This is a jazz swing backing track (140 BPM) for practicing scales, arpeggios and improvisation with your favorite instrument over a 1 6 2 5 chord progression in Eb. This jamming track is provided by Backing Tracks Channel, it implies four chords that are Ebmaj7 | Cmin7 | Fmin7 | Bb7.
This lesson is the third part of the serie "Jazz Guitar Lines Over Common Chord Changes" that provides easy jazz guitar licks for beginners to play over II V, II V I and I IV II V progressions. These lines are majoritarily built with the major blues scale, the Mixolydian mode and a whole-tone scale motif.
Arpeggios Over II V I and I VI II V Chord Changes - Guitar Lesson With PDF, Shapes and Video (part 2)
In this guitar lesson with shapes, tab, video and analysis you will learn how to use seventh arpeggios over important jazz chord sequences as minor & major II V , major II V I and I vi ii V progressions. You'll find the link to the PDF at the bottom of the page.
Jazz Guitar Phrases Over Common Changes - II V I and I VI II V - PDF With Tab, Shapes and Video (part 1)
This short jazz guitar study with tab, score and chord charts provides some easy jazz lines to apply over three common chord progressions found in jazz. These licks will help you better understand what scales and modes can be used over basic chord changes. You'll find a link to the free PDF at the end of this lesson.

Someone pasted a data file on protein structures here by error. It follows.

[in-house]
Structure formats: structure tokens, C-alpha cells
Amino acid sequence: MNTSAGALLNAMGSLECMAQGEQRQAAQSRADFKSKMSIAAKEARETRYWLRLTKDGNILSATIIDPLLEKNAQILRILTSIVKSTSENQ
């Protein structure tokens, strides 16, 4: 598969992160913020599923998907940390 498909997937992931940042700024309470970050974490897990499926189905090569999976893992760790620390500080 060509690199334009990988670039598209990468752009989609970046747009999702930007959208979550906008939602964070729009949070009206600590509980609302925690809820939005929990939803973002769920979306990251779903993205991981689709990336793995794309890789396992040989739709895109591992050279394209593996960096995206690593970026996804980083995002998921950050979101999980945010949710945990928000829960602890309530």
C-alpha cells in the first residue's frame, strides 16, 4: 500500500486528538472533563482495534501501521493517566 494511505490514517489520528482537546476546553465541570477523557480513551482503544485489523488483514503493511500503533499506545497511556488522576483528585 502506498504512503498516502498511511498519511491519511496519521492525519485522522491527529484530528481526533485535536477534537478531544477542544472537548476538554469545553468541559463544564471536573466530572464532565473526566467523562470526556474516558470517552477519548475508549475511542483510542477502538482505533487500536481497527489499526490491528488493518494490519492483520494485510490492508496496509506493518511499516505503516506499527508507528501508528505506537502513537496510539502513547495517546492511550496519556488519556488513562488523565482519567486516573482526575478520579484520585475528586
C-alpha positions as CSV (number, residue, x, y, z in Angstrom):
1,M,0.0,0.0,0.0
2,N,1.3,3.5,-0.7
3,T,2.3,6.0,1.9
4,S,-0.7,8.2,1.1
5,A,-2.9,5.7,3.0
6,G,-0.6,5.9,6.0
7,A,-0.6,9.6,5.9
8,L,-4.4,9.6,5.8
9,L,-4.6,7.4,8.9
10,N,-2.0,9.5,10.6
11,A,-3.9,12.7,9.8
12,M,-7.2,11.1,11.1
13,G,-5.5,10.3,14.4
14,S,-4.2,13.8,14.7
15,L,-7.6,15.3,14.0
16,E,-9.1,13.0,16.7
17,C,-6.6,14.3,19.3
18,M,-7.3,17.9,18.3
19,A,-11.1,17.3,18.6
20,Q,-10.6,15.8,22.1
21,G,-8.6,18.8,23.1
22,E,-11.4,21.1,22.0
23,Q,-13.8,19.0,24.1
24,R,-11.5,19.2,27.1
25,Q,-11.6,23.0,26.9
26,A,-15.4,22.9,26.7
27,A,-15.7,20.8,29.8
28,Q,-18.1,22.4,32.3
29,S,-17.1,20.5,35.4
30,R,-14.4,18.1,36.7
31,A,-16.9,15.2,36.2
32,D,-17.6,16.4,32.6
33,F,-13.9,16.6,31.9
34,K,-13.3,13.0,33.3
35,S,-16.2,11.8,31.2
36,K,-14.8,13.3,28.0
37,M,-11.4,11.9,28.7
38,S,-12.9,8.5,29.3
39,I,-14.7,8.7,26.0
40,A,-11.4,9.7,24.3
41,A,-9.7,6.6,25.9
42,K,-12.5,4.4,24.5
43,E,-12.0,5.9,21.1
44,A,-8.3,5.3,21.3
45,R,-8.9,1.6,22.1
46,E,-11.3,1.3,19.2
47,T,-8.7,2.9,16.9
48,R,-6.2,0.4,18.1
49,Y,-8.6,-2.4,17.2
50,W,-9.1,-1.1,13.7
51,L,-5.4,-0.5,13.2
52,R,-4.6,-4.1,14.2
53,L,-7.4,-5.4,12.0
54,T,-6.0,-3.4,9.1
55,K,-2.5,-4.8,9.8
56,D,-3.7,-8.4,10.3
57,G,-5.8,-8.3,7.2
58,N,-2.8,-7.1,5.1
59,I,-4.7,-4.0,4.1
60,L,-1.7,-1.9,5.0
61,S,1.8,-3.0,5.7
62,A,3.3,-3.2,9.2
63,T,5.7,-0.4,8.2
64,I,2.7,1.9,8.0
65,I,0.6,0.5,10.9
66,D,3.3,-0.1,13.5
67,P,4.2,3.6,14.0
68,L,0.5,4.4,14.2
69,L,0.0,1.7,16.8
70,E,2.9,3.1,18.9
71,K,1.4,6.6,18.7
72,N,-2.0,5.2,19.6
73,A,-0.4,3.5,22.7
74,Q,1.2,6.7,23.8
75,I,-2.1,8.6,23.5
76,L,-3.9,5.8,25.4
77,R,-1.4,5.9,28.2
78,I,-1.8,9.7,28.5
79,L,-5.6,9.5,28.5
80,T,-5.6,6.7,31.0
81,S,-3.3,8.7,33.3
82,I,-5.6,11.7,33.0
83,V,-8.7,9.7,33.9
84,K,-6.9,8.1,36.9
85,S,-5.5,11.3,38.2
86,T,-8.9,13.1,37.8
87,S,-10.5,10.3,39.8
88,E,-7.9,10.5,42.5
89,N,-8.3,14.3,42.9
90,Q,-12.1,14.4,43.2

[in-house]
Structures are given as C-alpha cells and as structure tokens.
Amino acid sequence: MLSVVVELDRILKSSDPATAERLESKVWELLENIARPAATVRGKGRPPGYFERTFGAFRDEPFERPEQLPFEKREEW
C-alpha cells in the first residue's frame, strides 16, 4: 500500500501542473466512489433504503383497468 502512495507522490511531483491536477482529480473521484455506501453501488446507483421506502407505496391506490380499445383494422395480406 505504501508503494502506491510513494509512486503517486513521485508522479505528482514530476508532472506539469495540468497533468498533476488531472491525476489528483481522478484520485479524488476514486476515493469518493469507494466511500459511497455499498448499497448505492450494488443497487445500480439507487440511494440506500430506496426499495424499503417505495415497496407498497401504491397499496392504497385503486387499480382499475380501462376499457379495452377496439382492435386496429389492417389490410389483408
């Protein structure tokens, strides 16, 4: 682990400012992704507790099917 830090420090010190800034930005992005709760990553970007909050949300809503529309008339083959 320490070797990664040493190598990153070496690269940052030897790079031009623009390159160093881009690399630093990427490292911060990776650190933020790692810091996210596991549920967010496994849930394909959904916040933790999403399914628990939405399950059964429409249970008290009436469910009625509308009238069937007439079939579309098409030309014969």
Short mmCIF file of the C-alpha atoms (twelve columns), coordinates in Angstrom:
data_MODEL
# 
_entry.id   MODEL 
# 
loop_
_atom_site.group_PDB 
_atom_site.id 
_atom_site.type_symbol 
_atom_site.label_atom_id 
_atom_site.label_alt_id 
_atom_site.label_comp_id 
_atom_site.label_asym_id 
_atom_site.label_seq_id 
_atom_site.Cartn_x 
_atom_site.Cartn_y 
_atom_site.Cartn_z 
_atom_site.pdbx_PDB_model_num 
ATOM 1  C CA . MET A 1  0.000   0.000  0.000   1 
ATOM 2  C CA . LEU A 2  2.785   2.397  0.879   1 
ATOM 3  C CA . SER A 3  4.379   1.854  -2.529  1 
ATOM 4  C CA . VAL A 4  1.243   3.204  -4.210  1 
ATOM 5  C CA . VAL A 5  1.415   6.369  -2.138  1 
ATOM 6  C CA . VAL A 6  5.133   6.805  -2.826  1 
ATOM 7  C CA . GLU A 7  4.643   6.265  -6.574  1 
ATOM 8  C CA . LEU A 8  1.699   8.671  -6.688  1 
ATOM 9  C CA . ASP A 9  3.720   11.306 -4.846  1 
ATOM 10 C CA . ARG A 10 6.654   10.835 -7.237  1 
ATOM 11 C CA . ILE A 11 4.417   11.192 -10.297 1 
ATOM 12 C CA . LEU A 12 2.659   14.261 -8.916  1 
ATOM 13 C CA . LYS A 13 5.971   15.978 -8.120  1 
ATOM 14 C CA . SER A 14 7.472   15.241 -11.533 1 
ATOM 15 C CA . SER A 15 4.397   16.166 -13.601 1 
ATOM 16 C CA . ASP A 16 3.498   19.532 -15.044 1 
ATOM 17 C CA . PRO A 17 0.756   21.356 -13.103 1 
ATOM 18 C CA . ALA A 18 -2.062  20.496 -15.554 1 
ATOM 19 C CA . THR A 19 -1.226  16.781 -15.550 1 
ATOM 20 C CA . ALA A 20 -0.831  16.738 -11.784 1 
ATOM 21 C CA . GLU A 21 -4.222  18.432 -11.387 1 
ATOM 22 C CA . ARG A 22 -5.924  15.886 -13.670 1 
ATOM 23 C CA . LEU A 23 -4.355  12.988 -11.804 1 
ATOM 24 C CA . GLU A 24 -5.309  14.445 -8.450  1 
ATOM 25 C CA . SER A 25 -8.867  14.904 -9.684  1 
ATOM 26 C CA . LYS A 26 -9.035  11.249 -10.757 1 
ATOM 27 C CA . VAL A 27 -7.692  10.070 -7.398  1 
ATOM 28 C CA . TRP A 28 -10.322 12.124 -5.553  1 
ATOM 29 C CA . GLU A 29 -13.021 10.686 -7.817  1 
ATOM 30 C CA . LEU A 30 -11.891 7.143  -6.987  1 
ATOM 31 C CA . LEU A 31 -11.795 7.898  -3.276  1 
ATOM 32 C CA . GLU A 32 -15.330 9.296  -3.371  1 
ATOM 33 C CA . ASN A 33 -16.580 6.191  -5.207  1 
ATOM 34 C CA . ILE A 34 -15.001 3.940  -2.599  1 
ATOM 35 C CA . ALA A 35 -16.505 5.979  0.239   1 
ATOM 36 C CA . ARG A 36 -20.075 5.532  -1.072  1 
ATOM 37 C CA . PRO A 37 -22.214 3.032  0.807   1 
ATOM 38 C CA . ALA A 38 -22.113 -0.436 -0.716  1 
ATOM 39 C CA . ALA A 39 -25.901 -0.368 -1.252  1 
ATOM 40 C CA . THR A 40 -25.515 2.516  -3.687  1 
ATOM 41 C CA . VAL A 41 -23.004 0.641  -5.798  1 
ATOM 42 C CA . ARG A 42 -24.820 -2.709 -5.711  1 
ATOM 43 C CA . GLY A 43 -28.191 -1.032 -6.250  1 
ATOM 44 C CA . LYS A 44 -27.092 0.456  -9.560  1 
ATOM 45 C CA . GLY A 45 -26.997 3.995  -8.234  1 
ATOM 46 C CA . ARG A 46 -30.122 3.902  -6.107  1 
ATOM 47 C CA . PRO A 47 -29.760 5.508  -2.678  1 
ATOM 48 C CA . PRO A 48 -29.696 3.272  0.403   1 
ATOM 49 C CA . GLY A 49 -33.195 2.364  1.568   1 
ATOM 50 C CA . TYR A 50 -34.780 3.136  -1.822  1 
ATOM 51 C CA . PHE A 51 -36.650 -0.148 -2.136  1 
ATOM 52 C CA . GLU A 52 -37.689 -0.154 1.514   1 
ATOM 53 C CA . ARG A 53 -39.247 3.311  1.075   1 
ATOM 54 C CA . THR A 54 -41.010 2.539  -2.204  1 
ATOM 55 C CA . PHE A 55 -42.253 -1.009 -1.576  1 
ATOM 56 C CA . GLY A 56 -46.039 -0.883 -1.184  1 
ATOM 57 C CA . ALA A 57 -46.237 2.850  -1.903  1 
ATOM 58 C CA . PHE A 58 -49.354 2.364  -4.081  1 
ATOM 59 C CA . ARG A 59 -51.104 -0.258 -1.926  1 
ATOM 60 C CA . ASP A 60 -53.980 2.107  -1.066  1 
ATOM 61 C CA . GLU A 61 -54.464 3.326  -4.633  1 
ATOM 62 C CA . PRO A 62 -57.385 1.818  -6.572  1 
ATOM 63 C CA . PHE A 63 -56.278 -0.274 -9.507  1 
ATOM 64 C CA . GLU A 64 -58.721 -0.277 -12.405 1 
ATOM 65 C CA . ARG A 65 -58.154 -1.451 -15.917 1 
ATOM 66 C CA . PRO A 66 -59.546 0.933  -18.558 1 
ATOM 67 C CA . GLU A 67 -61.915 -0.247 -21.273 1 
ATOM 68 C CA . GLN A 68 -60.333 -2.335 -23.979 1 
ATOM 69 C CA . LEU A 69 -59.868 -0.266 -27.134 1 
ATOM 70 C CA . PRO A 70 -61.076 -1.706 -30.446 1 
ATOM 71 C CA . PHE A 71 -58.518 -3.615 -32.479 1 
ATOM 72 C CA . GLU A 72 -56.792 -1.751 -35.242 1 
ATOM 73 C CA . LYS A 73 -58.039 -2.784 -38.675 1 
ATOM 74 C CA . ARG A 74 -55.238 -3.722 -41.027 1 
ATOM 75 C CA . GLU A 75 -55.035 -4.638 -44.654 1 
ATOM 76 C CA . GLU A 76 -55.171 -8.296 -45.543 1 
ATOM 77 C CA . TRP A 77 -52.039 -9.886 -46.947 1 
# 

One of the most popular jazz chord substitution is the tritone substitution sometimes referred to as dominant chord substitution.
It consists in replacing a dom7 chord by another dominant 7th chord whose root is a tritone away from this initial chord. Example with G7 (V), which can be replaced by Db7 which is a tritone (three whole-steps) away from G7
Thus giving two chords that have two notes in common. The 7th of G7 (F) is the third of Db7 and the third of G7 (B) is the seventh of Db7. The inversion of the 3rds and the 7ths between the original dominant chord (V) and the substituted dominant chord (bII7) is the main feature of the tritone substitution.